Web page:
Fabric that Can Harness Wind and Solar Energy

by Yerika Reyes

We have had the ability to produce fabrics that produce electricity from physical movement for a few years, but now researchers at Georgia Institute of Technology are developing a fabric that can gather solar energy and motion energy concurrently. The combination of these two generators of electricity into a textile will allow for developing clothes that can provide their own source of energy to power smartphones and global positioning systems (GPS). This fabric will alleviate the issue of charging devices while conducting research in the field because it can harness energy from the wind and sun.

This development was spearheaded by Zhong Lin Wang, a Regents professor in the Georgia Tech School of Materials Science and Engineering. This new material would be 320 micrometers thick woven together with strands of wool, and could be integrated into tents, curtains or wearable garments. To construct the fabric, Wang’s team used a commercial textile machines to interlace together solar cells constructed from lightweight polymer fibers with fiber-based triboelectric nanogenerators. Triboelectric nanogenerators use a combination of the triboelectric effect and electrostatic induction to generate small amount of electrical power from mechanical motion such as rotation, sliding or vibration. Fiber-based triboelectric nanogenerators capture the energy created when certain materials become electrically charged after they come into moving contact with a different material. For the sunlight-harvesting part of the fabric, Wang’s team used photoanodes made in a wire-shaped fashion that could be woven together with other fibers. Continue reading

Harvesting Wind Energy with Invelox Technology

by Chloe Soltis

In September 2011, Dr. Daryoush Allaei founded Sheerwind, an energy start-up focused on using wind power to generate electricity. Dr. Allaei realized that current wind turbines are obsolete in the sense that they must passively wait for wind to operate (Breunig). Dr. Allaei believes that wind’s velocity should be accelerated so that electricity can be generated from wind energy in areas that are not suitable for turbines. Therefore, he created the Invelox, a system that can both capture and accelerate wind power. Continue reading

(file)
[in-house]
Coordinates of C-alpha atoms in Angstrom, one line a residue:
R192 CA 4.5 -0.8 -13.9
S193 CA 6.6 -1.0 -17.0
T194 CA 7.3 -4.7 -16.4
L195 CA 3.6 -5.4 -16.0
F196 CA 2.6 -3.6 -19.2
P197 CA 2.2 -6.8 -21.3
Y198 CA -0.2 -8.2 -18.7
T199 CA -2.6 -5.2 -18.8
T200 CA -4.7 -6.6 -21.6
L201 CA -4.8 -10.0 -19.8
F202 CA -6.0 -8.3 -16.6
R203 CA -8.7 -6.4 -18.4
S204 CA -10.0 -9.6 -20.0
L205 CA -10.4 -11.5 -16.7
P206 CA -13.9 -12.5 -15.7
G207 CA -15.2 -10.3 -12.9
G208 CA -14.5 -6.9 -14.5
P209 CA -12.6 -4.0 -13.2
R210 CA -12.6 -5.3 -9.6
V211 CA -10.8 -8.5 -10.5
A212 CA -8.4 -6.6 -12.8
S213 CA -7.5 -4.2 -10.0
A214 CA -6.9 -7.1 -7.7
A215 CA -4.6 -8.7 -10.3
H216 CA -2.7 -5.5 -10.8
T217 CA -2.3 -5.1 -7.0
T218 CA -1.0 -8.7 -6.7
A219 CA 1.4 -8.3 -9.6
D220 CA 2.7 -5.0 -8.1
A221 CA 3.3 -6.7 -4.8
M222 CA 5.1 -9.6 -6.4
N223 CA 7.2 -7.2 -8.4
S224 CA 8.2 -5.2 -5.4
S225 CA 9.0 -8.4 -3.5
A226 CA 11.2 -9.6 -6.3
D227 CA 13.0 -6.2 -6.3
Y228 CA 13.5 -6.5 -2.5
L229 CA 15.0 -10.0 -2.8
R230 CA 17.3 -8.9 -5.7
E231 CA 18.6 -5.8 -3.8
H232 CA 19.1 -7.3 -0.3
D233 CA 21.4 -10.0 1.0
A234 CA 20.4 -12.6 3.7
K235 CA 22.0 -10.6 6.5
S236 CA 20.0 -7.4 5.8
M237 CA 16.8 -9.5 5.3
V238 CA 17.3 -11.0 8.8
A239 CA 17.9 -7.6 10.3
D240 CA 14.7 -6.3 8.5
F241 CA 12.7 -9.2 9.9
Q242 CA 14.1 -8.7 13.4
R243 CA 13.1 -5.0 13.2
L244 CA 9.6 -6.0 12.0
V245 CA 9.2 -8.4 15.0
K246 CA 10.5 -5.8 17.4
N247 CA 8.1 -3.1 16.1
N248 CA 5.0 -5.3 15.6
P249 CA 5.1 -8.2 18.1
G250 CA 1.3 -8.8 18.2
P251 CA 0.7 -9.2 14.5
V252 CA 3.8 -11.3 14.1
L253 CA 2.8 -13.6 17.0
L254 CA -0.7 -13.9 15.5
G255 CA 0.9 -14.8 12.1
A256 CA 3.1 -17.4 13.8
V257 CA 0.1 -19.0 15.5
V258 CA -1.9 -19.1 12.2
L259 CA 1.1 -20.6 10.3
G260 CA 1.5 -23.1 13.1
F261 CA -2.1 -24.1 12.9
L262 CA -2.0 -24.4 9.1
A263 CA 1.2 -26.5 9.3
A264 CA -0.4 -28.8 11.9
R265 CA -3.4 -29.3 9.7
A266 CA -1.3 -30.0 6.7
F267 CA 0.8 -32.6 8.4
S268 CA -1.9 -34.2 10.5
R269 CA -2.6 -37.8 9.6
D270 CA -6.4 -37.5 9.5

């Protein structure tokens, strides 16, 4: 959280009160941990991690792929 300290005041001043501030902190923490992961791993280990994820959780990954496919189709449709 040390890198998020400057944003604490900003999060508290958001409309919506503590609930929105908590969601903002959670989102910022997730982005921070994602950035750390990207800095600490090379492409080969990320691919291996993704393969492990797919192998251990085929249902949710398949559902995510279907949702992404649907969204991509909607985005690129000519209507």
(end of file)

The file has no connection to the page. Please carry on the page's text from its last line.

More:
Offshore Wind Farm Industry Takes Off in the United States

by Genevieve Kules

The offshore wind farm industry appears to be growing despite the current political disinclination towards environmentally friendly energy initiatives. In 2016 Deepwater Wind created the US’s first offshore wind farm off the coast of Rhode Island’s Block Island consisting of five turbines. In January of 2017 Deepwater Wind submitted permits for approval of fifteen turbines off the coast of Long Island, NY. This could only be the start for the construction of over 200 turbines nearby.

Offshore wind farms are far more prominent in Europe, and China has a wind farm with enough turbines to power a small country, but lack of buyers has left many of those turbines unused. Continue reading

Offshore Wind Farm Industry Takes Off in the United States

by Genevieve Kules

The offshore wind farm industry appears to be growing despite the current political disinclination towards environmentally friendly energy initiatives. In 2016 Deepwater Wind created the US’s first offshore wind farm off the coast of Rhode Island’s Block Island consisting of five turbines. In January of 2017 Deepwater Wind submitted permits for approval of fifteen turbines off the coast of Long Island, NY. This could only be the start for the construction of over 200 turbines nearby.

Offshore wind farms are far more prominent in Europe, and China has a wind farm with enough turbines to power a small country, but lack of buyers has left many of those turbines unused.

Now, in the United States, offshore wind farms could be a promising energy resource. Many large oil corporations have invested in wind energy and Google says their data centers and offices will be completely run on renewable energy in 2017. Continue reading

Rise of the Supergrid

by Emil Morhardt